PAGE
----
In Australia, almost one in 10 adults have used an e-cigarette or vaping device at least once. [Source: ABC News]
Each fruity plume of vapour from an e-cigarette may have not-so-sweet repercussions for your pearly whites, according to a study.
Researchers reviewed thousands of patient records from a university dental clinic and found people who reported vaping were at higher risk of tooth decay and cavities than people who said they didn’t vape.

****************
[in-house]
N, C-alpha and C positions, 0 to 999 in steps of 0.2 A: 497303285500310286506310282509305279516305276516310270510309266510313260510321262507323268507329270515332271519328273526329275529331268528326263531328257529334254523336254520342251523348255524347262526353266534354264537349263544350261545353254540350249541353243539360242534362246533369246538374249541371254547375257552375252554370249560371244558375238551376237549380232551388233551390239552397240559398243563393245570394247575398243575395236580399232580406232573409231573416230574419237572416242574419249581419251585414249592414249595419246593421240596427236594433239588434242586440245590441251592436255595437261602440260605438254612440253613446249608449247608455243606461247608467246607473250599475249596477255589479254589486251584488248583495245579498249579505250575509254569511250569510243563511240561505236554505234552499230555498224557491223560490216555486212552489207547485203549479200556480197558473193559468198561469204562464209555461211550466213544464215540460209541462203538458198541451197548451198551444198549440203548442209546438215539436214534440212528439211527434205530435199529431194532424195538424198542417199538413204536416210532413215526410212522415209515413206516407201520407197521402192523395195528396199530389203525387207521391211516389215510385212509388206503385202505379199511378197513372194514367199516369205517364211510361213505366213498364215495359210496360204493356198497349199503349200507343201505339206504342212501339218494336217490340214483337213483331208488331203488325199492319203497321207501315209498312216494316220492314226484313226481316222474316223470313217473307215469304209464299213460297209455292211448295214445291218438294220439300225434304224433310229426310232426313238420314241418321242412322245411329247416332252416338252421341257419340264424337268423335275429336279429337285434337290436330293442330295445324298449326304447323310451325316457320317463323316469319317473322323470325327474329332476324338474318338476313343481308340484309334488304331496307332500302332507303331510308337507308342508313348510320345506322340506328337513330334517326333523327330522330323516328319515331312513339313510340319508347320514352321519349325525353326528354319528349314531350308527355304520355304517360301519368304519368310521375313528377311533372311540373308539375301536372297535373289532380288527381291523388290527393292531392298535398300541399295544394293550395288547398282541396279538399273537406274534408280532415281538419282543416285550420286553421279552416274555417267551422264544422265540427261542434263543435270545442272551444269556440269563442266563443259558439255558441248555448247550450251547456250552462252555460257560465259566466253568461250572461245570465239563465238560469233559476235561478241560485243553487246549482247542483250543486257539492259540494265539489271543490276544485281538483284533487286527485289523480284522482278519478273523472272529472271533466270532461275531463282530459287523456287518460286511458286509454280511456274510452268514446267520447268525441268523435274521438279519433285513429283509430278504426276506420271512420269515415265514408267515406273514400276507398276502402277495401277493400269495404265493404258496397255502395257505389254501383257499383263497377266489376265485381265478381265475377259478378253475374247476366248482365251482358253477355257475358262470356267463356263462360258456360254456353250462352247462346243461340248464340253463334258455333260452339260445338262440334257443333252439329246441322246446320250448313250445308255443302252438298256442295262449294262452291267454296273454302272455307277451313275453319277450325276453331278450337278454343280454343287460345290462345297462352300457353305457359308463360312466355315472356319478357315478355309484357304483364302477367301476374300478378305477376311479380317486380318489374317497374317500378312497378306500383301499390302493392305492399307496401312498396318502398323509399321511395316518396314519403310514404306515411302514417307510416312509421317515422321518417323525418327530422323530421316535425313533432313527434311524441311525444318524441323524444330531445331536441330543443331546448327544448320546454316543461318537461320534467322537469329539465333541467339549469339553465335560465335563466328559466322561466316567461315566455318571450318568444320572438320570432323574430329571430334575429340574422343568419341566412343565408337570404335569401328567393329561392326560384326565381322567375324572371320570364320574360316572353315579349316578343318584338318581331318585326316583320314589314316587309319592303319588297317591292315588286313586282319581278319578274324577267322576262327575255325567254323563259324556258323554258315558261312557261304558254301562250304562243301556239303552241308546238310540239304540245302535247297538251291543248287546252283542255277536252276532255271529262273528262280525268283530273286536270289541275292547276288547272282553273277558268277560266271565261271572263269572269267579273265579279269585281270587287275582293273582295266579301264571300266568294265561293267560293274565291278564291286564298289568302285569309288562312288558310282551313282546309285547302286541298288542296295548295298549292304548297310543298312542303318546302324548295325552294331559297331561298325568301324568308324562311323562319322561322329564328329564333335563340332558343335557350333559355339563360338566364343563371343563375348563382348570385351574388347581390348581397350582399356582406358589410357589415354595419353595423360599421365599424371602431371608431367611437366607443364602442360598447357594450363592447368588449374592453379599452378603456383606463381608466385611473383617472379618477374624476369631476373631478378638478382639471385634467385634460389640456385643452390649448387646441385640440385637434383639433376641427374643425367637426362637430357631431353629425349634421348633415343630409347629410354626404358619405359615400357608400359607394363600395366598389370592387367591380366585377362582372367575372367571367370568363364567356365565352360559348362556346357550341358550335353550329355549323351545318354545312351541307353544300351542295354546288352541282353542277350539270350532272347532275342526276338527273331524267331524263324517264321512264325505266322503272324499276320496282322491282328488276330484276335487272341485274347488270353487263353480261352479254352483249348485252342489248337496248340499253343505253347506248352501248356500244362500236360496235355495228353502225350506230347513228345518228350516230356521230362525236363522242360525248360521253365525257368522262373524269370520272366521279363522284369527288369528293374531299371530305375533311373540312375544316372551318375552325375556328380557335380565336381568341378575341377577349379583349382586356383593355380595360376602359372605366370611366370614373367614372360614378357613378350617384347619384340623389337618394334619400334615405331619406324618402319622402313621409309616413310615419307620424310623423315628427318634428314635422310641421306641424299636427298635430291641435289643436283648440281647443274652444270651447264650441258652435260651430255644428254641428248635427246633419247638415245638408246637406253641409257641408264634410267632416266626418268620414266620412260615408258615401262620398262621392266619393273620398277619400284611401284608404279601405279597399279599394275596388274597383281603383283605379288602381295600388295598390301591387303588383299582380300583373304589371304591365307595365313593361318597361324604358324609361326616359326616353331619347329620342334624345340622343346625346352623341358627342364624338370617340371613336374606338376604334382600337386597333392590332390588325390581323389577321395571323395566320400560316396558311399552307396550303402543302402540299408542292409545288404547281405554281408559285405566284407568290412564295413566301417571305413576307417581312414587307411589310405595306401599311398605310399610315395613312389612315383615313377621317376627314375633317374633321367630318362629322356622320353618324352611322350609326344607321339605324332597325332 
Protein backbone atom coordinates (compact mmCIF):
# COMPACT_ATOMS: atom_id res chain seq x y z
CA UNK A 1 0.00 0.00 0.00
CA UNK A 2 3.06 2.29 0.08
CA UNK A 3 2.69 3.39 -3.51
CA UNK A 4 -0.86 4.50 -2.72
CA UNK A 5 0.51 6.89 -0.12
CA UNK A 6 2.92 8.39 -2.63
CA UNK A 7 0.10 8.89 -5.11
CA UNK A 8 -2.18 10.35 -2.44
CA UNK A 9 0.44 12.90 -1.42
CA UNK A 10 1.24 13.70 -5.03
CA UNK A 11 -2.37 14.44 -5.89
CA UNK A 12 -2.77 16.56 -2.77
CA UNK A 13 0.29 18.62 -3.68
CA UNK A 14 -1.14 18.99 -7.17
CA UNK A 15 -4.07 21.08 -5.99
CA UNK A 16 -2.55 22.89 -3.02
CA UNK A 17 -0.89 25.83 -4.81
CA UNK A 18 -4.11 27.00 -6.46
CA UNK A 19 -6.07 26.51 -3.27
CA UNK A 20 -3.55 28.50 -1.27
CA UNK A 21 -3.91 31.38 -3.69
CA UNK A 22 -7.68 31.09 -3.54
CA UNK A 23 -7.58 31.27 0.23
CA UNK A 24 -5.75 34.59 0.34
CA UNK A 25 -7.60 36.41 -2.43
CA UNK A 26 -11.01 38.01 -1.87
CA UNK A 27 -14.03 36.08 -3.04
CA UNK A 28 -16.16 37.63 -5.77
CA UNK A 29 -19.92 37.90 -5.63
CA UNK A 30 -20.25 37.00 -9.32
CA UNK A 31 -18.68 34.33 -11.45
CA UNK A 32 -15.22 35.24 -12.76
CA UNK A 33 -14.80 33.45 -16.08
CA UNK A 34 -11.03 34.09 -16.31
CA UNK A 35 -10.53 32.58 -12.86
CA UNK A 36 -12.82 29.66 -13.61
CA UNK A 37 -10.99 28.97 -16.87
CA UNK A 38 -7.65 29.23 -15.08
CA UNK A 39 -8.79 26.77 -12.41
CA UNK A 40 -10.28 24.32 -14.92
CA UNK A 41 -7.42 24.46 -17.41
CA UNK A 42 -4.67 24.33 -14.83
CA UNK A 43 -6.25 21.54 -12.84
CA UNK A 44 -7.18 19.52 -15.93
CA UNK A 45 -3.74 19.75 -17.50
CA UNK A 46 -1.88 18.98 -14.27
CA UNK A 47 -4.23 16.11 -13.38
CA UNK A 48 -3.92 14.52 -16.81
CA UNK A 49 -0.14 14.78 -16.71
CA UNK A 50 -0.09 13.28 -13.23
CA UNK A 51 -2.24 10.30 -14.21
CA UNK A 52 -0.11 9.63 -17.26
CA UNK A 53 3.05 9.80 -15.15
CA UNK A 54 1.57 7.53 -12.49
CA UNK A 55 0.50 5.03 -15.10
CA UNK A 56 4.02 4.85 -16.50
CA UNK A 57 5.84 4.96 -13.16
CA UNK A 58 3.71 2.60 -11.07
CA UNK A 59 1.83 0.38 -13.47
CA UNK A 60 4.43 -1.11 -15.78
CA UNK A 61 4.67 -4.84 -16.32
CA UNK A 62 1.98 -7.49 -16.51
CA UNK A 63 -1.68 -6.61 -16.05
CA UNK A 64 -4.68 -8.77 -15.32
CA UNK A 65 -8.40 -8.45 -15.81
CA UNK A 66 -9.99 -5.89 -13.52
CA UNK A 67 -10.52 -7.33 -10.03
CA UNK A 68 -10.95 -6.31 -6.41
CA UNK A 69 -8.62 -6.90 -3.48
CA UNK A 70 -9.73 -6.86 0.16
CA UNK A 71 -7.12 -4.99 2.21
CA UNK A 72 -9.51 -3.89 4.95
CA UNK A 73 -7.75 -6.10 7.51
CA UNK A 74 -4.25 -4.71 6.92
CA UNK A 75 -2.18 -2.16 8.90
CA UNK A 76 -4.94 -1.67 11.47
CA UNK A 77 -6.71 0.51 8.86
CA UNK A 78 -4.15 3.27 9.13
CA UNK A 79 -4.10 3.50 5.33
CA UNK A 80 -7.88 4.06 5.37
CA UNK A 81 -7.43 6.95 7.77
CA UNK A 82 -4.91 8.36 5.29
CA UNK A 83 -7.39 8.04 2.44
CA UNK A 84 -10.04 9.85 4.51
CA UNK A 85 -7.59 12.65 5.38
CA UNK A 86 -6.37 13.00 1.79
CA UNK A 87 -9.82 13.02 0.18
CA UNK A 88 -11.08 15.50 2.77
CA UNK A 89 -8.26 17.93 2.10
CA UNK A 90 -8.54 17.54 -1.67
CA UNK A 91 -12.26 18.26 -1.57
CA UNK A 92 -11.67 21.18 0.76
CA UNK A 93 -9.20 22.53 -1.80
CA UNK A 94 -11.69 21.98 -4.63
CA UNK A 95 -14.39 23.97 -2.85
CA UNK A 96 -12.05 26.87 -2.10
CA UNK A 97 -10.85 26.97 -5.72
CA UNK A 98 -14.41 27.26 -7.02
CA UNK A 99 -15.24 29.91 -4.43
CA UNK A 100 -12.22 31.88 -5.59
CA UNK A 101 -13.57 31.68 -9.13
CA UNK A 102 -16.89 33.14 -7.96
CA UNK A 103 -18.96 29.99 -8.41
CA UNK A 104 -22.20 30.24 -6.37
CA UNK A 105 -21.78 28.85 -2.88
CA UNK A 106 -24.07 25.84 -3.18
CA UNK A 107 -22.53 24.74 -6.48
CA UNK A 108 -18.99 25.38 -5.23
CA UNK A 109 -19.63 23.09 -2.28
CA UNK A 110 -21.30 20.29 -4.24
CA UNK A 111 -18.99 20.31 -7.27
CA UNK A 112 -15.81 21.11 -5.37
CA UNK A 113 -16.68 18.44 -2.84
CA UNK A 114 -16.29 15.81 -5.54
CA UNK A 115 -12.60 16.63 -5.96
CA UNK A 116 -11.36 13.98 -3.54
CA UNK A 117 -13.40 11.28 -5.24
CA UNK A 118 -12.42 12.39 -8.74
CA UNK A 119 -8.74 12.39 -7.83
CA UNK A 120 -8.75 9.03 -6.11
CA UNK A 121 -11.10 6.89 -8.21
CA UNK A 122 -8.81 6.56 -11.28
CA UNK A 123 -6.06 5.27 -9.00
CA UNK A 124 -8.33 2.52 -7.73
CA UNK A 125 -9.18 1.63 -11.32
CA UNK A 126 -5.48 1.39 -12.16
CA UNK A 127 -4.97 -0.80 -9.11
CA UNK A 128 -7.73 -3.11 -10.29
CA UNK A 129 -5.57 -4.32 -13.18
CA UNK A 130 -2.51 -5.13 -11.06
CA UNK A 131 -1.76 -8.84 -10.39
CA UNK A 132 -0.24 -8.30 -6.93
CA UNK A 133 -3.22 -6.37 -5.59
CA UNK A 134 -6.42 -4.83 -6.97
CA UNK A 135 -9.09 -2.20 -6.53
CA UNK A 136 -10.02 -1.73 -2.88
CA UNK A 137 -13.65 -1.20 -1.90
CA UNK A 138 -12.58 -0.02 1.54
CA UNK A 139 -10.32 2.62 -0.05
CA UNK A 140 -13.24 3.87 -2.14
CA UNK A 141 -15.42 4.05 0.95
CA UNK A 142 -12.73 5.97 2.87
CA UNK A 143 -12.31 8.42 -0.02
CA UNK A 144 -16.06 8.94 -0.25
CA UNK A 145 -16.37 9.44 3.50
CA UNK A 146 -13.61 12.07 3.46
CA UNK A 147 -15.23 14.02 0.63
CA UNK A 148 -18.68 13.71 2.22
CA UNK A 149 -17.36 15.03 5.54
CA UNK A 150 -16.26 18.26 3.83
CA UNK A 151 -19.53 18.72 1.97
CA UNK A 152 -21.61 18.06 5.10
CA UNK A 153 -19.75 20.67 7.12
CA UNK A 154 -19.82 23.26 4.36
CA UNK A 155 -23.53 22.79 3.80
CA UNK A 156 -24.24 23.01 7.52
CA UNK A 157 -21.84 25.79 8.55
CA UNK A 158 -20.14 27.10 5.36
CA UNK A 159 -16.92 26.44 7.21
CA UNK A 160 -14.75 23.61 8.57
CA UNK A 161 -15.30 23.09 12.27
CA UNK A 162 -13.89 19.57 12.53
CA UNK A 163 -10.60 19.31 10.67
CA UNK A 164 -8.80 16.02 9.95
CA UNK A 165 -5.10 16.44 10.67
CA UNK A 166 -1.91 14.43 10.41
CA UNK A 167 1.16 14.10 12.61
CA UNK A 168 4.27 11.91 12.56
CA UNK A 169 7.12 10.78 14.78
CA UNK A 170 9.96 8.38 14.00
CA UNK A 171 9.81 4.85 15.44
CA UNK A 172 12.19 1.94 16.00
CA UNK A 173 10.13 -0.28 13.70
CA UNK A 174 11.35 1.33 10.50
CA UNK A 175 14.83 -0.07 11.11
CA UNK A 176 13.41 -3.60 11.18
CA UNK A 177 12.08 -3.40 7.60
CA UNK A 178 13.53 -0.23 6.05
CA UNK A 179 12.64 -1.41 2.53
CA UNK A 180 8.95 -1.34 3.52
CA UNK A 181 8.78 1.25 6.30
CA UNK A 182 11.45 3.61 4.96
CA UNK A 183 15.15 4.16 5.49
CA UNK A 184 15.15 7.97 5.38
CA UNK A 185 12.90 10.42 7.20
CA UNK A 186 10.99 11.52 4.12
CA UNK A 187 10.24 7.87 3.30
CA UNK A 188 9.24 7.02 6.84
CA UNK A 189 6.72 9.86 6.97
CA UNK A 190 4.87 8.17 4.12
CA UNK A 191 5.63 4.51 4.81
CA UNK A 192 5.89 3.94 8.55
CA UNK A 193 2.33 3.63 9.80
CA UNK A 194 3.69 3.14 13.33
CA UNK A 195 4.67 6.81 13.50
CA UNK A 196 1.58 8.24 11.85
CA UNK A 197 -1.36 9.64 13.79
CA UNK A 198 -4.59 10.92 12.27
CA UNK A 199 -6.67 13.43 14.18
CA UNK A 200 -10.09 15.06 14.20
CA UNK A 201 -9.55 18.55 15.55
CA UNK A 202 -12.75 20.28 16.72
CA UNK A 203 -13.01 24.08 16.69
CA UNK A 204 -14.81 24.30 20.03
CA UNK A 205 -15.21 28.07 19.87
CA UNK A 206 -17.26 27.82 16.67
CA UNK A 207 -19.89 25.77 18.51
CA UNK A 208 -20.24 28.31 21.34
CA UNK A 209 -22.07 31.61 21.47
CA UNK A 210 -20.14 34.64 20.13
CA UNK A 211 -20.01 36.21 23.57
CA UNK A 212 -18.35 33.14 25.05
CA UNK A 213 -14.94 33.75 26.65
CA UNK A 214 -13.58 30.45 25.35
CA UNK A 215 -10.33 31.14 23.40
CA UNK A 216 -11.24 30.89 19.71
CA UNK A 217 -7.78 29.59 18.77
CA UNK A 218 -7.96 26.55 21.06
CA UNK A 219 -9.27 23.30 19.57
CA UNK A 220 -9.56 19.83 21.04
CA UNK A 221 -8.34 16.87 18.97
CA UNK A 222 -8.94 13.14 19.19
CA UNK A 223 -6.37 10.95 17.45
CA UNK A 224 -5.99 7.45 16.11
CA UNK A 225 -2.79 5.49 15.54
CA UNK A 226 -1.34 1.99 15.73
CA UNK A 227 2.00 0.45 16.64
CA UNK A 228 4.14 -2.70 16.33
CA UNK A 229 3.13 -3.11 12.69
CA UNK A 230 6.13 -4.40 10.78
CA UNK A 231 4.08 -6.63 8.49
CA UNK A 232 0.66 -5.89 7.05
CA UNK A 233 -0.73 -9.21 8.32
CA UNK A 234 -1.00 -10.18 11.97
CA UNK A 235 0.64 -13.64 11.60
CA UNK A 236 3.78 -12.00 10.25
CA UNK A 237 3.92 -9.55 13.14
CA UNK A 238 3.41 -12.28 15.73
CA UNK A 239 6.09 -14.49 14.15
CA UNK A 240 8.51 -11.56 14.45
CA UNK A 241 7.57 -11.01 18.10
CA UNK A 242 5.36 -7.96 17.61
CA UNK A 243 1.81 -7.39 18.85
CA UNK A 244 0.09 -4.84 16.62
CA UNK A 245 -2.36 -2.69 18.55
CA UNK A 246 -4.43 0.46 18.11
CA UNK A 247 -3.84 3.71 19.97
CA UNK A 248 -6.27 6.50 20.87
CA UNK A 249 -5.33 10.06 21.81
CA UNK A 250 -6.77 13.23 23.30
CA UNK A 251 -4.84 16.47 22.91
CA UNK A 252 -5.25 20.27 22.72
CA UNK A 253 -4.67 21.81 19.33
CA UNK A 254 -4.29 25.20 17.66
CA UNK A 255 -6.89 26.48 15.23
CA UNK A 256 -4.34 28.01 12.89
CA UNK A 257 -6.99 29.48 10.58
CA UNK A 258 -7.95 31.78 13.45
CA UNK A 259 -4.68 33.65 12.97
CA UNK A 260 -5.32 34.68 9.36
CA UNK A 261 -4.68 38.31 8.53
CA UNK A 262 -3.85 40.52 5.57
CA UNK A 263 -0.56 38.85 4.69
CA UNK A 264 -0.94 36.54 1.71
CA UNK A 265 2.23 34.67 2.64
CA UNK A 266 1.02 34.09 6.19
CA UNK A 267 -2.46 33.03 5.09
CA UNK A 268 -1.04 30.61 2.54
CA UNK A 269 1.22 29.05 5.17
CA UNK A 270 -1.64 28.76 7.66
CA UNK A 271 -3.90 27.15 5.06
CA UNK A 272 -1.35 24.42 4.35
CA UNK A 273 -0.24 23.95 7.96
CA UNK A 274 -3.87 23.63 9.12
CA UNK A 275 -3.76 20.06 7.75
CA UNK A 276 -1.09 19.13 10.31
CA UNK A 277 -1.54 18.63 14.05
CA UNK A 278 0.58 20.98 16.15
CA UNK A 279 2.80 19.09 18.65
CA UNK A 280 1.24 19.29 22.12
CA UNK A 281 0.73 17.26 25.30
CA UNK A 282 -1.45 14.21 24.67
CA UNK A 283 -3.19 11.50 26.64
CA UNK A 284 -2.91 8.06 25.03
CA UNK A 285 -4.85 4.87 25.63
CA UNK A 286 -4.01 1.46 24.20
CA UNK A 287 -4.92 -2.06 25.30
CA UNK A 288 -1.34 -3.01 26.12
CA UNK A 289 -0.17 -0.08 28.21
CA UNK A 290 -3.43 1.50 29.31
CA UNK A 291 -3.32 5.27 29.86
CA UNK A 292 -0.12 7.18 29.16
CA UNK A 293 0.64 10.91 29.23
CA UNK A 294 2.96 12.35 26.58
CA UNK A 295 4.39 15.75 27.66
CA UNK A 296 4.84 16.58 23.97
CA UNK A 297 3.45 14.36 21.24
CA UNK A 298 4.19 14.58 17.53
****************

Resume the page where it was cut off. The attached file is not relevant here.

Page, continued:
The study was published in the Journal of the American Dental Association today.
Karina Irusa from Tufts University in the US, who led the study, says it’s not possible to say that vaping definitely causes tooth cavities, but there’s a likely association between the two.
“We stumbled upon this [potential link] by accident, and then the more we learned about it, the more we thought, ‘OK, this could be a bad thing.”